“Only Elvis Presley, The Beatles, Michael Jackson, Garth Brooks and Paul McCartney have outsold the Bee Gees,” according to their 1997 Rock and Roll Hall of Fame citation.
With 220 million units sold, the Bee Gees ranked among the best-selling music artists of all time in the genres of pop, pop rock, disco and soft rock.
“The 1970’s – The Bee Gees” was the topic of the program presented at the recent meeting of the Mathontes Club held at the Pine Bluff Country Club. It was in keeping with the year’s study of “Rock Your Decade.”
Sue Smith and Pam Wood were in charge of the program, which traced the career of the Bee Gees, which included brothers, Barry, Robin and Maurice Gibb.
The brothers were born on the Isle of Mann (Great Britain), but moved to Australia in the 1950s, where they started their musical career. They returned to Great Britain in 1967. In 1963, they began to record under the the name the Bee Gees. “Spicks and Specks” was their first major hit. Some listeners assumed they were The Beatles, so they received a lot of air play.
During the late 1960s, they appeared on the Ed Sullivan Show and Laugh-In.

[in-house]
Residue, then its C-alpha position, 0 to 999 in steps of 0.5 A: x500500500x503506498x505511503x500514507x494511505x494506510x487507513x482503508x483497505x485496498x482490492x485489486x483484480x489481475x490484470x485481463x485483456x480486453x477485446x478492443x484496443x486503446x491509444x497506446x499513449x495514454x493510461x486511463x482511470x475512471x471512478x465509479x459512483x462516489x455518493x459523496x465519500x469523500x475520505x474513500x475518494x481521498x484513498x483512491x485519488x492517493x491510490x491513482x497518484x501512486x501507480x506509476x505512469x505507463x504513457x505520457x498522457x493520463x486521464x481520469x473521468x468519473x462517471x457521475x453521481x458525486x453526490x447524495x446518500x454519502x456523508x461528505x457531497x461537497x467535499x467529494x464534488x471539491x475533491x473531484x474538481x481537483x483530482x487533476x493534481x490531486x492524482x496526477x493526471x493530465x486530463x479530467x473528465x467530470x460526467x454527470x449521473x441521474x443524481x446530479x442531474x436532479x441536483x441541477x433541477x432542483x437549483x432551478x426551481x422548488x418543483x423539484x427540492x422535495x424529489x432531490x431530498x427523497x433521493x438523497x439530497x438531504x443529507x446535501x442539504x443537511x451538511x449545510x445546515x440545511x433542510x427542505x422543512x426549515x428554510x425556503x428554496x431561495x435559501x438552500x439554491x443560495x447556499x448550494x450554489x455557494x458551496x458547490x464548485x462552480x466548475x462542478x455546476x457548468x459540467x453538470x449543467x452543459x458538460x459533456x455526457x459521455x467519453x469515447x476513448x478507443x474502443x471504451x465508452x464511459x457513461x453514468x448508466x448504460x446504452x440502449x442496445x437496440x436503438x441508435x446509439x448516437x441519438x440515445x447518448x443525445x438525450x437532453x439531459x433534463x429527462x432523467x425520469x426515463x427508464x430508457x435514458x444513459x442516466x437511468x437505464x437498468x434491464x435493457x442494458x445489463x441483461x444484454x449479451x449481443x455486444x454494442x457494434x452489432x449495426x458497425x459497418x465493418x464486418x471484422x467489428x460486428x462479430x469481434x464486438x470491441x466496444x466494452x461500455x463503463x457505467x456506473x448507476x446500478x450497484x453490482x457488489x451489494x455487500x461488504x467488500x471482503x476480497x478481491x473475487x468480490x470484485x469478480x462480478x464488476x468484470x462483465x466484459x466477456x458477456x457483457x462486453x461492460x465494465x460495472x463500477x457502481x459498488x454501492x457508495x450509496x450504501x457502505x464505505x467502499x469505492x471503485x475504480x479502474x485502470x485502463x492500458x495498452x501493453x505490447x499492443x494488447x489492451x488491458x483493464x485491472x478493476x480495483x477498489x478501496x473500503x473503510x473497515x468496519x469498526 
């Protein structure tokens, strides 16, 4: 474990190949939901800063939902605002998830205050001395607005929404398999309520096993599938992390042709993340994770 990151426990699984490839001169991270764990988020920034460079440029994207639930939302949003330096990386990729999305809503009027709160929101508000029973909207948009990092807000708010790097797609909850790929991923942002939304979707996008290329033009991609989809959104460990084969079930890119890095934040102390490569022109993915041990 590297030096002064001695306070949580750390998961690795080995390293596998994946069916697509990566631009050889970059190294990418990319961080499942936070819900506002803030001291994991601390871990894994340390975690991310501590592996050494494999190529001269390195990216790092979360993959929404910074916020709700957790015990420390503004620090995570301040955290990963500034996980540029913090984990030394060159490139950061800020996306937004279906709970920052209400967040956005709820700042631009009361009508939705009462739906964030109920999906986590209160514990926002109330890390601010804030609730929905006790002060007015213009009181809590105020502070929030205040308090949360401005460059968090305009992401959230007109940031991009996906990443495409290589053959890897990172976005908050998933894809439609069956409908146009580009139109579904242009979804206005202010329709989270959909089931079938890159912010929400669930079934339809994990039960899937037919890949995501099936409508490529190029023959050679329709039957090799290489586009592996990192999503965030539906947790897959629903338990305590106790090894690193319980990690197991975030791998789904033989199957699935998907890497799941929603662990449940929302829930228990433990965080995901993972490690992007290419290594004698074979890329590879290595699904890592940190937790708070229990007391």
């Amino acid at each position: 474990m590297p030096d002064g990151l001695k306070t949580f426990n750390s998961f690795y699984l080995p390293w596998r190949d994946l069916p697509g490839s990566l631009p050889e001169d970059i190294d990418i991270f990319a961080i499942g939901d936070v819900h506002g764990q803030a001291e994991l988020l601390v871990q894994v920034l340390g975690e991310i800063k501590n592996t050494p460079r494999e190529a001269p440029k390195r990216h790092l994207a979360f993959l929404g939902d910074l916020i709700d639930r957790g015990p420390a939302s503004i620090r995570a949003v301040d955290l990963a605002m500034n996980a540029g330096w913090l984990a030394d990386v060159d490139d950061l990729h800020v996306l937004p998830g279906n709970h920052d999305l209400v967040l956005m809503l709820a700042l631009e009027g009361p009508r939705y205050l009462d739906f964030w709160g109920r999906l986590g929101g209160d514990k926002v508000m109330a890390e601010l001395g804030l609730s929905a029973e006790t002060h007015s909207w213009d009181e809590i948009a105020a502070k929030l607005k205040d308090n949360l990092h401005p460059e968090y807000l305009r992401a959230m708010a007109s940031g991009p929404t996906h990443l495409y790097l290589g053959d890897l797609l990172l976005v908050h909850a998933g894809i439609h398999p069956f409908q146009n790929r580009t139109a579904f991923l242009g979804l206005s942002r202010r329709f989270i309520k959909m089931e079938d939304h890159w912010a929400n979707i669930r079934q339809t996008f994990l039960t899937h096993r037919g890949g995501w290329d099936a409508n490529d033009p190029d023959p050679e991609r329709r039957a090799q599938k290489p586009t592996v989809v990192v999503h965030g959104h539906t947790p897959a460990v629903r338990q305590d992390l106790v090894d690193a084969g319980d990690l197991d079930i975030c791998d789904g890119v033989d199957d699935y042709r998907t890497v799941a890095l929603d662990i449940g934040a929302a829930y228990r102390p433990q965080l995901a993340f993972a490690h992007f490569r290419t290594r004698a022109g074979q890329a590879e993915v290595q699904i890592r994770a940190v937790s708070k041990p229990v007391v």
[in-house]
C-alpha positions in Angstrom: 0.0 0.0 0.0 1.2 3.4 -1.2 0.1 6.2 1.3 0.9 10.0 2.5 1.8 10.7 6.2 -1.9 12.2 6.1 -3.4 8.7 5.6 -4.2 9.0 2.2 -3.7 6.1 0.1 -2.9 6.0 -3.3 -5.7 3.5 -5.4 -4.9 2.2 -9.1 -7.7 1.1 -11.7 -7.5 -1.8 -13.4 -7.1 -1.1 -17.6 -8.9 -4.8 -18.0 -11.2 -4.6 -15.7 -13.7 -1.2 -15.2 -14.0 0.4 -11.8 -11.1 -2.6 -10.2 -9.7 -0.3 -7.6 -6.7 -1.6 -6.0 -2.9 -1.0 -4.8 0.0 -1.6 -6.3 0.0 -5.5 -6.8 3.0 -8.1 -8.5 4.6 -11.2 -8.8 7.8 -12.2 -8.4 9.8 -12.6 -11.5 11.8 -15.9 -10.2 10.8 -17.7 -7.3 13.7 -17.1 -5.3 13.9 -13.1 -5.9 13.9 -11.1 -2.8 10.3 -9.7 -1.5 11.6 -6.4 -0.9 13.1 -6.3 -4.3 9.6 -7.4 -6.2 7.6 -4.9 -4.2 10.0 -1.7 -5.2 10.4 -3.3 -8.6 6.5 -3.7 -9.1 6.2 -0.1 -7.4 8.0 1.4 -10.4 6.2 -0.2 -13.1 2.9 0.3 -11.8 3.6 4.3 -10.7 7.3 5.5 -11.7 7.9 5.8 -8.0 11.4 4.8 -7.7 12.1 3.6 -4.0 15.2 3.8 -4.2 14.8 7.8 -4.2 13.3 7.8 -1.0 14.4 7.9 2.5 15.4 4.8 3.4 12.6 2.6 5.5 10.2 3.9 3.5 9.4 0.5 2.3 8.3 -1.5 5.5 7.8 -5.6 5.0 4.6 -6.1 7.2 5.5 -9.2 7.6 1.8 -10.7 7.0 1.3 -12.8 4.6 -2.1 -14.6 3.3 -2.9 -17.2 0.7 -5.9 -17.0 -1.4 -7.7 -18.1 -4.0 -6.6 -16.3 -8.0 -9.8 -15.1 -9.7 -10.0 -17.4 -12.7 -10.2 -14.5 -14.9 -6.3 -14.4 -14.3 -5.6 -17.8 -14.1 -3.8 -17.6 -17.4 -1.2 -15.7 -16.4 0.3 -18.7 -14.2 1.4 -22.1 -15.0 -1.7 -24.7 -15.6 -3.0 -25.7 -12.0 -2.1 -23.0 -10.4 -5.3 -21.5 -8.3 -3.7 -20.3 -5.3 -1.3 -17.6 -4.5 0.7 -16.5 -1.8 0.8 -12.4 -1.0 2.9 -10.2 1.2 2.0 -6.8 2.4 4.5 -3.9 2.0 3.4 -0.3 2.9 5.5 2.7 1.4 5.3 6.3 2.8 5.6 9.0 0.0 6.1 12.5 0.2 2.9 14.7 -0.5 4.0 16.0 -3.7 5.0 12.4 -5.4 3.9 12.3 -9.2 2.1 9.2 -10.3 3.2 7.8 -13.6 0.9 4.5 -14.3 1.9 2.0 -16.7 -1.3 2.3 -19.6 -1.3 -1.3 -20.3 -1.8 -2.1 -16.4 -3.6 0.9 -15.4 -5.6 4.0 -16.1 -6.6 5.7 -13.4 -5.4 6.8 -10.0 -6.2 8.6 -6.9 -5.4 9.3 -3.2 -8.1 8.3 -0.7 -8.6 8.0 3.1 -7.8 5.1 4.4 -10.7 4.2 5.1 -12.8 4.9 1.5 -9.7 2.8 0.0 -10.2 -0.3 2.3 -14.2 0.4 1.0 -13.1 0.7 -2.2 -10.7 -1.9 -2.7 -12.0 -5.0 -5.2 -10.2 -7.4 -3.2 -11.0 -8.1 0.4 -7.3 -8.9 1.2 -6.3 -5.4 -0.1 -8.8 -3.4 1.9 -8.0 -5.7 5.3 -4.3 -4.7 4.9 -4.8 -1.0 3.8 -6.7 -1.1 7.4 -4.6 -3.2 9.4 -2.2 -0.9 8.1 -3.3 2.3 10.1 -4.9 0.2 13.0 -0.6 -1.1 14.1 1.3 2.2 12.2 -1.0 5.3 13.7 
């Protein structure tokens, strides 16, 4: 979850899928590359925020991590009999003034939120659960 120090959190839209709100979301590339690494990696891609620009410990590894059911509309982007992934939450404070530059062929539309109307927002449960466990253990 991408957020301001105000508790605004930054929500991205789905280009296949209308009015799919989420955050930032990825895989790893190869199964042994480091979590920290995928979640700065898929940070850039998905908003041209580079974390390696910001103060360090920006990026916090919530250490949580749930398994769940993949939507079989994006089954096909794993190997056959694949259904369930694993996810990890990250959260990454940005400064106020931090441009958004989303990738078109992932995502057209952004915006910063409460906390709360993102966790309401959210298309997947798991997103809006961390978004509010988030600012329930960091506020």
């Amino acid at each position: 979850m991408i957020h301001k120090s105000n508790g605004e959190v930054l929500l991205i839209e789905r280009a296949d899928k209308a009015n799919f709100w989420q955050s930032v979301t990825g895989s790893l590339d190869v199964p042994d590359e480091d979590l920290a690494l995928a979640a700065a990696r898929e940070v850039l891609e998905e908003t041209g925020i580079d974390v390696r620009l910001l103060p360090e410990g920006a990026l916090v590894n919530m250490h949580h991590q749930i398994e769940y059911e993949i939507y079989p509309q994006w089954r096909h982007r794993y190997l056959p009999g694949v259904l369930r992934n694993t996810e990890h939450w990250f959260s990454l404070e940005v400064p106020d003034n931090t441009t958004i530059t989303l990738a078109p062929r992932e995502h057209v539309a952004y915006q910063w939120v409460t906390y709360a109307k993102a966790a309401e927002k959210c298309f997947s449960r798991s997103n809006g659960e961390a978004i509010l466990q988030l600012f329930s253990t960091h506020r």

Robin quit the group in 1969 to pursue a solo career, and Barry and Maurice continued. By 1973, their music was waning and hard rock was the focus. In 1975, the group relocated to Miami, Fla., at the suggestion of Eric Clampton.
The Bee Gees sold 40 million copies of the “Saturday Nigh Fever” soundtrack, which is the fourth highest selling album. By 2007, “Stayin’ Alive” had earned $11 million for UNICEF. Barry had four No. 1 hits. Two thousand and five hundred singers recorded their songs, and they influenced dozens of hip-hop groups. Steven Spielberg did a movie about the Bee Gees entitled “Daily Mail.”
Their final concert was in 2012.
“They changed the face of music,” Smith said, “and changed what our children and grandchildren listened to.”
Pauline Cherry announced that a book entitled “Southern Heirloom Gardens” had been purchased by the club and will be placed in the Pine Bluff/Jefferson County Public Library in memory of Nola Anderson, a deceased member.
The hostesses for the meeting were Biddley Wood, Jane Nixon, LaNelle Roberts, Karen Johnson and Bettye Jean Hutt.